23 MARCH 2017

Almost half a million women in England work in childcare. Most earn very little – the average non-management pay in a privately run nursery is about £13,000 a year. But shockingly, some don’t even earn the minimum wage.

Data released by the Department for Education last month shows that one in ten of these nursery staff earn less than the minimum wage – this means about 20,000 people are being underpaid. It is unacceptable for any employer to break the law and pay their staff too little; it is even worse when they are providing government funded childcare.

The job childcare workers do is critical – what happens to children in the early years of their lives shapes their future at school and beyond. High quality childcare is one of the best ways to close the attainment gap between deprived children and their more affluent peers. The Government recognises this, investing about £6bn a year across the childcare and early education system – this pays for free childcare for all three and four year olds and some two year olds, and subsidies to parents paying for childcare through the tax and benefits systems.


Childcare is not a ‘women’s issue’ – all parents are responsible for decisions about their child’s life, and tropes about ‘working mothers’ are tired and outdated as we work towards care being shared more equally between parents. The childcare workforce, however, remains highly gendered: 98% of people working in childcare are women. Part of this imbalance is down to gender stereotyping – as a society, we remain uncomfortable with men taking ‘feminine’ roles, and boys are rarely encouraged to into the caring professions by when they are at school.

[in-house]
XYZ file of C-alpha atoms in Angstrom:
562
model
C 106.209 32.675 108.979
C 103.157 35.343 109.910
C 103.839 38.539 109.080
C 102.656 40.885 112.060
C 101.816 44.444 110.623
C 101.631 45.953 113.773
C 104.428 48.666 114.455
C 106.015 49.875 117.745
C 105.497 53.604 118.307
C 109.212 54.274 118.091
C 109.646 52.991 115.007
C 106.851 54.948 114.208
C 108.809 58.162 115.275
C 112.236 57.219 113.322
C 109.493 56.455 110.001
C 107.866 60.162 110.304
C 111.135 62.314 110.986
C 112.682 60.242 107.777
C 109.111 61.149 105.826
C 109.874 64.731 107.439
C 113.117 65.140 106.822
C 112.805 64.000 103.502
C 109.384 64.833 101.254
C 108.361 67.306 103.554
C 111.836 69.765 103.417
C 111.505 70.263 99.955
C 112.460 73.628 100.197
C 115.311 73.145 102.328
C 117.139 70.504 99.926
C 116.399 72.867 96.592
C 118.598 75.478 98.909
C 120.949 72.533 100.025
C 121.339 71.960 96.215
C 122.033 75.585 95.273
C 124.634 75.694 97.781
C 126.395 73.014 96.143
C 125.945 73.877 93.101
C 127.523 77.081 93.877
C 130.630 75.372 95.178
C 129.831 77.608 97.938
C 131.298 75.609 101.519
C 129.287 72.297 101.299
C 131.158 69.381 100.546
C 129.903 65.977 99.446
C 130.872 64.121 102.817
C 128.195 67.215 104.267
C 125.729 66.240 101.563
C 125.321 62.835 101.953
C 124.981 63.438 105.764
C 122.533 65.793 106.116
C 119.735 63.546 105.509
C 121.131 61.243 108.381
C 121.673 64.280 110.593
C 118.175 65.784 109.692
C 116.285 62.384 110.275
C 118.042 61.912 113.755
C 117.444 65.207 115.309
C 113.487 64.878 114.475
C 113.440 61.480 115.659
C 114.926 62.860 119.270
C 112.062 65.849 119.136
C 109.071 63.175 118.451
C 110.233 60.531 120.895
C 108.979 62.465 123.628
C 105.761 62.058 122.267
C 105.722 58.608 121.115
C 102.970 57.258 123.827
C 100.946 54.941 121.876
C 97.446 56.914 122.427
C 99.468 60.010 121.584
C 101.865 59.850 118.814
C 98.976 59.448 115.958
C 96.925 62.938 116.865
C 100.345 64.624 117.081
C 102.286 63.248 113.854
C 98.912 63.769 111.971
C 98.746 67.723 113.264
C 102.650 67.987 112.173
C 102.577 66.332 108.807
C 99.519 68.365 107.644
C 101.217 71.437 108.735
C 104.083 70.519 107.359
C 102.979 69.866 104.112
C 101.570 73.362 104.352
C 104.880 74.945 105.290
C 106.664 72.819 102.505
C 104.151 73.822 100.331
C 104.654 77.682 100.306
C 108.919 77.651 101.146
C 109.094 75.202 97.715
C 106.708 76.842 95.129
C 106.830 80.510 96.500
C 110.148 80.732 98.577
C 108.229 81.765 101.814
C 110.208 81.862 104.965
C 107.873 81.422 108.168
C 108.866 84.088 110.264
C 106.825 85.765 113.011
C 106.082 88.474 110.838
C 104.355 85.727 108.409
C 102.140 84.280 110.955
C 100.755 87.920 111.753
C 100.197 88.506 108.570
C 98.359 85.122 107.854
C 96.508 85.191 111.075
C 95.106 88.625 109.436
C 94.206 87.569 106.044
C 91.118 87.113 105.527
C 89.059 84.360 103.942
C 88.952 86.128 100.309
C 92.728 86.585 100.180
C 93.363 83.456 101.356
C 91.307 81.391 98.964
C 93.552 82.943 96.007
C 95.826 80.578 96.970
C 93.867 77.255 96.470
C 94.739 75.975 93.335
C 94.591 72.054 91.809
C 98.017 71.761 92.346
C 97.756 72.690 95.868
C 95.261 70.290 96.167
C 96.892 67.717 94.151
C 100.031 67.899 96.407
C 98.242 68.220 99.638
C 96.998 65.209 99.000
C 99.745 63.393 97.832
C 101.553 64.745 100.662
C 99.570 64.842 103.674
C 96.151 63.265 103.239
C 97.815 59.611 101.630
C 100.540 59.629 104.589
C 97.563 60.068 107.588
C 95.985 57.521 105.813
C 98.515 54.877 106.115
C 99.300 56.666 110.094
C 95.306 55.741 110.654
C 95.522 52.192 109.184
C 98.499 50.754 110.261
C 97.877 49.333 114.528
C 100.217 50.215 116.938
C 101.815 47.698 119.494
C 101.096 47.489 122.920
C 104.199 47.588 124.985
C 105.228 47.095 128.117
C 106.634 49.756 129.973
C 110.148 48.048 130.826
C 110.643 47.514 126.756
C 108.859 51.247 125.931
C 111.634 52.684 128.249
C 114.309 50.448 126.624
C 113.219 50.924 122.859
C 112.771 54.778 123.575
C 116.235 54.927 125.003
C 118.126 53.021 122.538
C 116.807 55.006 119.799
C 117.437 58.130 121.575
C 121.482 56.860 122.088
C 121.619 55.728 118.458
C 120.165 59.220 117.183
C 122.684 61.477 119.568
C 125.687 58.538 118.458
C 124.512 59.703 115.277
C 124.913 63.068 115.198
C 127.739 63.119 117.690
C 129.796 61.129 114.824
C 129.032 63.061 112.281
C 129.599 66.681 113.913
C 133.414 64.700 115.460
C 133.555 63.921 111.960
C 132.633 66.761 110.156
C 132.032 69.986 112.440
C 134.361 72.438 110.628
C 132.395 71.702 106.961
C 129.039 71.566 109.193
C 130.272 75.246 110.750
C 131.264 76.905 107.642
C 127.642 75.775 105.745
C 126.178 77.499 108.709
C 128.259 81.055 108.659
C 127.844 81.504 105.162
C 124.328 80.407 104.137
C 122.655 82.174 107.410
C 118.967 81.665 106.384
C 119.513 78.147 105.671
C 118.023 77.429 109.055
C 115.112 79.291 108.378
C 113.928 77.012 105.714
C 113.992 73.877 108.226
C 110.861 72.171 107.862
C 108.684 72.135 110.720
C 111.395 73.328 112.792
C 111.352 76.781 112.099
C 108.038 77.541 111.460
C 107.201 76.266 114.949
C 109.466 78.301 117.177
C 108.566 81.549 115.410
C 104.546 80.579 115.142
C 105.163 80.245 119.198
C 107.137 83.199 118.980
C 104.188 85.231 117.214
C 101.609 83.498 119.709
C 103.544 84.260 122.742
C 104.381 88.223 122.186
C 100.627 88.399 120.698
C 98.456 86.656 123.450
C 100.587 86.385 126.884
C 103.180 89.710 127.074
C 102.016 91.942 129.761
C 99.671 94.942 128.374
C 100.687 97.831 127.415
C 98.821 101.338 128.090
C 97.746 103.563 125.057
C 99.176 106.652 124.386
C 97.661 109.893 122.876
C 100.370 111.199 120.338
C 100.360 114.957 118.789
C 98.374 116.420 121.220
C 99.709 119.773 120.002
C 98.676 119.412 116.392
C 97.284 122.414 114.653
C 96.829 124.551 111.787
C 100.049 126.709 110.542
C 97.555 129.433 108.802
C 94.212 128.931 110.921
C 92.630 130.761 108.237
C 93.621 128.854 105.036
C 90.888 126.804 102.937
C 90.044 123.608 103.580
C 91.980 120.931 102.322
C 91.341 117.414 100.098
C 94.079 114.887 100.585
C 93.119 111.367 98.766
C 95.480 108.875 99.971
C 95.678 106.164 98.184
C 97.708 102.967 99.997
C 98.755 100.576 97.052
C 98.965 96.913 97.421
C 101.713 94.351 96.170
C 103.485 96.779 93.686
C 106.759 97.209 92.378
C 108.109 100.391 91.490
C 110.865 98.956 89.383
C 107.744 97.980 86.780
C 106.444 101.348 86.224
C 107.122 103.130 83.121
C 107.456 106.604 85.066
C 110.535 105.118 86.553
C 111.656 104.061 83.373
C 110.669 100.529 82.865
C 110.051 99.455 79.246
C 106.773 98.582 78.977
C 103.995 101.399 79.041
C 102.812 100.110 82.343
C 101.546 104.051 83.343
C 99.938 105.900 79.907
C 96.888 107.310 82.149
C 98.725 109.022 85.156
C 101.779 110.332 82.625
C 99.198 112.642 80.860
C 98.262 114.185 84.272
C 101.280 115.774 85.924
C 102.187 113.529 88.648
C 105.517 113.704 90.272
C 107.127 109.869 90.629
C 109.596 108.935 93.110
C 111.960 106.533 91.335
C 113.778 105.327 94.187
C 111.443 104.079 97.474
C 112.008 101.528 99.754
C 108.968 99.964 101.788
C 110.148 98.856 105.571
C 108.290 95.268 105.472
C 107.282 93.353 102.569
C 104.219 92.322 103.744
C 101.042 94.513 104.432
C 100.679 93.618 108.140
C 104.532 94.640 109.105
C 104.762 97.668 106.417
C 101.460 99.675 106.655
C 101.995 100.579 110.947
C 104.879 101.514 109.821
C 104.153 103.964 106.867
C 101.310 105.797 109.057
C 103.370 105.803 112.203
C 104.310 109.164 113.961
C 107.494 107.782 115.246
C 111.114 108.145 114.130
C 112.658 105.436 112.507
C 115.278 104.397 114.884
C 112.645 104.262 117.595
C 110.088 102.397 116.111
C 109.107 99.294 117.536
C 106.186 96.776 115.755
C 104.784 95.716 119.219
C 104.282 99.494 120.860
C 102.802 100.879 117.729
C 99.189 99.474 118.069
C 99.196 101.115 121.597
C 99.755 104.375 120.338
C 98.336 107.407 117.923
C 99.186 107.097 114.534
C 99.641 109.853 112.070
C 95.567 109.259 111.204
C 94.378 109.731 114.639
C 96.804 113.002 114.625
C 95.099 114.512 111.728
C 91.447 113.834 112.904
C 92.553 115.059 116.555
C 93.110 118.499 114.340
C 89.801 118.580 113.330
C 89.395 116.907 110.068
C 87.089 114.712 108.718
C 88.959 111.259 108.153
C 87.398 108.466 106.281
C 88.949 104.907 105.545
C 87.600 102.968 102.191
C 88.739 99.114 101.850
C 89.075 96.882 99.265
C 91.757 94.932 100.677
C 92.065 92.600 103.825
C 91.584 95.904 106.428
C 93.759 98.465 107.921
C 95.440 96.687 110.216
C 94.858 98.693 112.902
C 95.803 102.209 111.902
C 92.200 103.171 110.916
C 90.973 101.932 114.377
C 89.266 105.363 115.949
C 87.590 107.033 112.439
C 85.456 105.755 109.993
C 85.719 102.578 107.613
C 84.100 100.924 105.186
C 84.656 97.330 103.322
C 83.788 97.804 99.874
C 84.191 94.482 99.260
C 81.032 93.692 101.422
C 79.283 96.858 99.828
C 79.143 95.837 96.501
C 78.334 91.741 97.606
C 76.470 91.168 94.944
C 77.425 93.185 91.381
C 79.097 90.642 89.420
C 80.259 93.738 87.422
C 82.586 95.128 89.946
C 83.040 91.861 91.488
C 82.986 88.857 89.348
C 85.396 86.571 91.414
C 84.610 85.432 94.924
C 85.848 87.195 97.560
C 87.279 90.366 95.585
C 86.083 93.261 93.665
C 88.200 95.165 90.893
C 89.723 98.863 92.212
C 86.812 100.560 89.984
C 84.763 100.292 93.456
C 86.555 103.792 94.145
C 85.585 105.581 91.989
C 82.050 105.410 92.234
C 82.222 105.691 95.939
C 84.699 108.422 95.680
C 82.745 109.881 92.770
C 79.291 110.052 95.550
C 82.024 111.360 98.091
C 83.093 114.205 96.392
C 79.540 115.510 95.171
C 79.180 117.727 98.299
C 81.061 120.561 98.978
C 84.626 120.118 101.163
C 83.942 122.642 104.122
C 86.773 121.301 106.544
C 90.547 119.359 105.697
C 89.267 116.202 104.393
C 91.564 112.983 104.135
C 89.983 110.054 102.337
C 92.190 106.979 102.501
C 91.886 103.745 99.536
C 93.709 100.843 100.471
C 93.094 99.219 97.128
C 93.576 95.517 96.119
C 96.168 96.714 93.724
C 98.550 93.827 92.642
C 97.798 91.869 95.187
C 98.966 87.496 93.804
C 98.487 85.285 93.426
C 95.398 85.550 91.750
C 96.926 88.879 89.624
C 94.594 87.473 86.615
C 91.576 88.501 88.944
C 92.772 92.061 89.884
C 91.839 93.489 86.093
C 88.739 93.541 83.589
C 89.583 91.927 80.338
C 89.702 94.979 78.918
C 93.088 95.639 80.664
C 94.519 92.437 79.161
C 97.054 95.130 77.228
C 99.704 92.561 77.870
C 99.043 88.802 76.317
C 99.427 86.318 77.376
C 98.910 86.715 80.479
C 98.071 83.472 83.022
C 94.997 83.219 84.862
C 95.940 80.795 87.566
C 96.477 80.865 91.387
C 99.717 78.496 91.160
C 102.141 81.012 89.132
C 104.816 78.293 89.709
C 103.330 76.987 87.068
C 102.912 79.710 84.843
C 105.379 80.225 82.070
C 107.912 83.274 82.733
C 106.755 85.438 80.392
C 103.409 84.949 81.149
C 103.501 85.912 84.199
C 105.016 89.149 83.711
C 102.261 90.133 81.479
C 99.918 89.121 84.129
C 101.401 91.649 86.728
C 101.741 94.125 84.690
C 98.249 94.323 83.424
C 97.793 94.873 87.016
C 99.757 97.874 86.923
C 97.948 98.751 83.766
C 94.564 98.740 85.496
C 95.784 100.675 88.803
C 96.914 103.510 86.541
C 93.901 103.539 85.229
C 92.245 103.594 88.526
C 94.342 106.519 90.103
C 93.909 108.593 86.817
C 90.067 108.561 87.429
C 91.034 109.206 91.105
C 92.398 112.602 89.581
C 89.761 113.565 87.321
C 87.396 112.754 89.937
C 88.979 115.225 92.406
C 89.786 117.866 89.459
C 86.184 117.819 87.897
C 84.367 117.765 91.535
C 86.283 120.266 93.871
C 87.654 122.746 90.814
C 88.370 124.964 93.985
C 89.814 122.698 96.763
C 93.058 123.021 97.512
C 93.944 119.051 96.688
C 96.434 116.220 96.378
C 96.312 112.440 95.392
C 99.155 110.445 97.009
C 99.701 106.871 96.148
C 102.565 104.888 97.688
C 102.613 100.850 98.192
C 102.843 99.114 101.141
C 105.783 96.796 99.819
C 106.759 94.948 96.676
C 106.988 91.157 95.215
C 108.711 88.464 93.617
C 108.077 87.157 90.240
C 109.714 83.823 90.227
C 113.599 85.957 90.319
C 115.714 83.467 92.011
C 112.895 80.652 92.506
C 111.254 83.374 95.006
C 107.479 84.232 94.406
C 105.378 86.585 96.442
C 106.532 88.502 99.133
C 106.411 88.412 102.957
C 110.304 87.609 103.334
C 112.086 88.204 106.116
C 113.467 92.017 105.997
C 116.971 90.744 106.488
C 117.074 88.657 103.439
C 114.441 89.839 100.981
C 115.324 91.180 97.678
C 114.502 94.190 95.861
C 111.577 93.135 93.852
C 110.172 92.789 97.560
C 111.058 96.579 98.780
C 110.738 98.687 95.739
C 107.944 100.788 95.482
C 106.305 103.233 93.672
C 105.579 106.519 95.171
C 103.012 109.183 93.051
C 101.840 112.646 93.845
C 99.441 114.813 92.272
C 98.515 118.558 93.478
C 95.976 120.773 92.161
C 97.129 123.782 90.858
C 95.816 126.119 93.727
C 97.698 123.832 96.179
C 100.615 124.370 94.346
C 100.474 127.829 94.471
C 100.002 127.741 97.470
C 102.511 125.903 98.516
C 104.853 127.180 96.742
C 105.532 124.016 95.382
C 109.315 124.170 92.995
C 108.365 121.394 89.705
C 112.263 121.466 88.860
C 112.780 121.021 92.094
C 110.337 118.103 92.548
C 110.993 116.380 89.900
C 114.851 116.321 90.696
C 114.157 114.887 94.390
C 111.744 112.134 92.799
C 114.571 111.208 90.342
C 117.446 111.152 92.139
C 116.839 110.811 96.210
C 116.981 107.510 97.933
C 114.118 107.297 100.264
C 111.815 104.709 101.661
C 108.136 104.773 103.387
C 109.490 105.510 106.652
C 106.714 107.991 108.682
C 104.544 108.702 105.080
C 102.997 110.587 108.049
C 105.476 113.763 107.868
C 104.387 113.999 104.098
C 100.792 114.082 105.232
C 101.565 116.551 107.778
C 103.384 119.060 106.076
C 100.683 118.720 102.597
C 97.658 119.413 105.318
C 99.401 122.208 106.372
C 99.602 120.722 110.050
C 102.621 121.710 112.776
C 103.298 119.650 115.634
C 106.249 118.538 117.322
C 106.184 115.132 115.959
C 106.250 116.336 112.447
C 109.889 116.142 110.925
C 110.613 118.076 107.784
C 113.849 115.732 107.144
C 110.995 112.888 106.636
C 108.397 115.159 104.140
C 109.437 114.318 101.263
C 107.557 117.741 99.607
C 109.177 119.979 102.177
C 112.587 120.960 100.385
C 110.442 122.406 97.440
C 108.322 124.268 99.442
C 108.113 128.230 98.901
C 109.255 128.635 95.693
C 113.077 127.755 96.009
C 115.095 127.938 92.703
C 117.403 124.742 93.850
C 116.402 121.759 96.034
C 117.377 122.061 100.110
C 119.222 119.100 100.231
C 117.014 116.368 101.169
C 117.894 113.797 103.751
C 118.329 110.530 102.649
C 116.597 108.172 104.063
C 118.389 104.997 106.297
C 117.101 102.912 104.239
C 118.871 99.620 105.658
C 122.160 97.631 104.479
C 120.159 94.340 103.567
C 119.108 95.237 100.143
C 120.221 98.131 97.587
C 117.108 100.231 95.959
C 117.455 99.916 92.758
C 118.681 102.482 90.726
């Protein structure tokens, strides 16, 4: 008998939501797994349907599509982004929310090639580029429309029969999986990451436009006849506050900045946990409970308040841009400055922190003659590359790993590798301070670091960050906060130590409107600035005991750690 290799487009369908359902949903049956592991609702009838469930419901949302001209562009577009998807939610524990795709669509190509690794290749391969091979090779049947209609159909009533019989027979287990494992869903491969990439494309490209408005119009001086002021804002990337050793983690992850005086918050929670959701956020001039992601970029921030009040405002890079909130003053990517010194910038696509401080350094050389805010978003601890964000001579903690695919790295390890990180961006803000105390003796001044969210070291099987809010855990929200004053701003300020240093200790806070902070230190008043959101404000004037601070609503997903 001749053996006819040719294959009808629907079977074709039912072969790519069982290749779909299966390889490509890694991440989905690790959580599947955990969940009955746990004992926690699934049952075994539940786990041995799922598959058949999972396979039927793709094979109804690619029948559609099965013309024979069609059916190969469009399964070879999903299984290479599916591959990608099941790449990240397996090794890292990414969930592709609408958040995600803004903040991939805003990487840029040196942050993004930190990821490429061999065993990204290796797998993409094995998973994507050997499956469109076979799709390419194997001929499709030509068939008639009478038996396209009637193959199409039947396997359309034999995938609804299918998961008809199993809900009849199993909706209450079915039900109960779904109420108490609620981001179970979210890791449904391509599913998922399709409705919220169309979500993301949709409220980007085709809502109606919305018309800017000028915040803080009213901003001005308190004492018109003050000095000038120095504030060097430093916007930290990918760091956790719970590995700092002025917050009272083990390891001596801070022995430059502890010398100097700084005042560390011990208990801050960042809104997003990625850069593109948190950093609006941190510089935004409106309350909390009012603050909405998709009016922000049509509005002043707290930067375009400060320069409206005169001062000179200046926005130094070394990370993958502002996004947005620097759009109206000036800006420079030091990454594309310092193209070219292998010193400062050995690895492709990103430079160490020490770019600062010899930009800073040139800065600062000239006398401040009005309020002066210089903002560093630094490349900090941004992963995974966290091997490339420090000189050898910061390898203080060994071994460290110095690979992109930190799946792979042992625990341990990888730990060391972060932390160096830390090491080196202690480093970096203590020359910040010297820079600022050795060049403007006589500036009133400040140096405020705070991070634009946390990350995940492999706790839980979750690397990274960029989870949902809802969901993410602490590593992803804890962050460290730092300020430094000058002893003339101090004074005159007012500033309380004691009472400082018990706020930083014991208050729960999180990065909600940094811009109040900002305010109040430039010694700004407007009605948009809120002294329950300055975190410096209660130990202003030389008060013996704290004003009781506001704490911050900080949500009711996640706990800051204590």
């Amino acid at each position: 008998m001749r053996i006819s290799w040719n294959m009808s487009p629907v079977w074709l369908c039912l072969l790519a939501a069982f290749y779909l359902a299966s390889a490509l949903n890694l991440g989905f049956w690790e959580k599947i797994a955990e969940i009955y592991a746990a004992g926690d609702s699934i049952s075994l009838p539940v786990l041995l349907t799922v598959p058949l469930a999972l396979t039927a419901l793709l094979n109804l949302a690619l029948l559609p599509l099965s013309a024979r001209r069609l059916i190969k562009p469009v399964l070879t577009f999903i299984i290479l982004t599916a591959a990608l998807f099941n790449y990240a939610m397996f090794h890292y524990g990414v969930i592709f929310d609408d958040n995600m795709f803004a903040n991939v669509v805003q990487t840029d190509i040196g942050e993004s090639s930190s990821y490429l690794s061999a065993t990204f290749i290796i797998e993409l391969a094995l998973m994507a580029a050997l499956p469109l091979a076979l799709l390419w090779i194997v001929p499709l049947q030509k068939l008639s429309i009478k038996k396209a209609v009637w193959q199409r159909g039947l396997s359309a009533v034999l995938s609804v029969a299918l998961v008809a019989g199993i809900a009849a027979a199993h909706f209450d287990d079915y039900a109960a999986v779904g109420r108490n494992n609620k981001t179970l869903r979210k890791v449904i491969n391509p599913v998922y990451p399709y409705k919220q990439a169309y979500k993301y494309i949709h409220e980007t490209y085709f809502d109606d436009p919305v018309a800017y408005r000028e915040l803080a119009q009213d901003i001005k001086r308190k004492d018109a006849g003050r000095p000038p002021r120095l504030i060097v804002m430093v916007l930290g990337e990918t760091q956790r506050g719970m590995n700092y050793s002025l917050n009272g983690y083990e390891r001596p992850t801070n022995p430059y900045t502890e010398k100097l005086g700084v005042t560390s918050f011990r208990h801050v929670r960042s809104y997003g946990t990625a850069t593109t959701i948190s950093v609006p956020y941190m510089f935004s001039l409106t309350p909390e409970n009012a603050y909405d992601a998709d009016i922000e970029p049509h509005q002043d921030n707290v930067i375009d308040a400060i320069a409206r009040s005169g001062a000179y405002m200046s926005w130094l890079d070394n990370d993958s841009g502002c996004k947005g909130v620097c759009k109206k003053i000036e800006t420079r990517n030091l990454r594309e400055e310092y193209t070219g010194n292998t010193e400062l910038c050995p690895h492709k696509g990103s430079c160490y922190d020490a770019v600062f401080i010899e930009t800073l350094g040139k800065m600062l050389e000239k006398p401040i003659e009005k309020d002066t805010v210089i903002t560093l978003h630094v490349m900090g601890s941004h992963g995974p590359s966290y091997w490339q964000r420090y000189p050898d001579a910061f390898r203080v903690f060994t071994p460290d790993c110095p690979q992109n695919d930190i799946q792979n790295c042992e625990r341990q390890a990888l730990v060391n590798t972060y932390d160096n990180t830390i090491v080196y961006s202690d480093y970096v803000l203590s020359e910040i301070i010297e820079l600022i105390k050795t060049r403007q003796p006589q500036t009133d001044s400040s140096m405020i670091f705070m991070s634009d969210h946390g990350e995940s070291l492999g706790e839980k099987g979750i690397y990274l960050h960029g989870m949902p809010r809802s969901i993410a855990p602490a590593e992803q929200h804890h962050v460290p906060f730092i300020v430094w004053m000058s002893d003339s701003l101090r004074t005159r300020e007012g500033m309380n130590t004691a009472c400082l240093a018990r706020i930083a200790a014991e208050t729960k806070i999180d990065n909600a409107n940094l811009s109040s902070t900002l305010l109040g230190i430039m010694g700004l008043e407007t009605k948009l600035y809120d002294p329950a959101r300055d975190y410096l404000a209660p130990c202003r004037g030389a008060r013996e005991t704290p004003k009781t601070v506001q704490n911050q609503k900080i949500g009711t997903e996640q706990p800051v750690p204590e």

But it’s not just about gender norms: the ratio of women to men remains much higher in childcare, at about one to fifty, than it is in nursing (about one to ten) or primary school teaching (about one to six). Nursing and teaching are not lucrative jobs but they pay more than childcare – and crucially are graduate careers with a meaningful chance of career progression and incremental pay increases.

Central and local government must work together to make sure nurseries that break the law do not get taxpayers’ money, and continue to name and shame offenders. But in the longer term, £7.20 per hour is not enough for the people who care for and educate our youngest children. It is inexplicable that we pay half as much for a four year old at nursery than we do for a five year old in the first year of primary school: if we value childcare, we must be willing to fund it properly.

The Family and Childcare Trust is a leading national charity in the field of policy, research and advocacy on childcare and family issues. Find out more about their work here.

Claire Harding, Head of Research at the Family and Childcare TrustABOUT AUTHOR

Claire is the Head of Research at the Family and Childcare Trust. She leads on the organisation’s research projects, including the annual Childcare Survey, and is particularly interested in equality and children’s outcomes.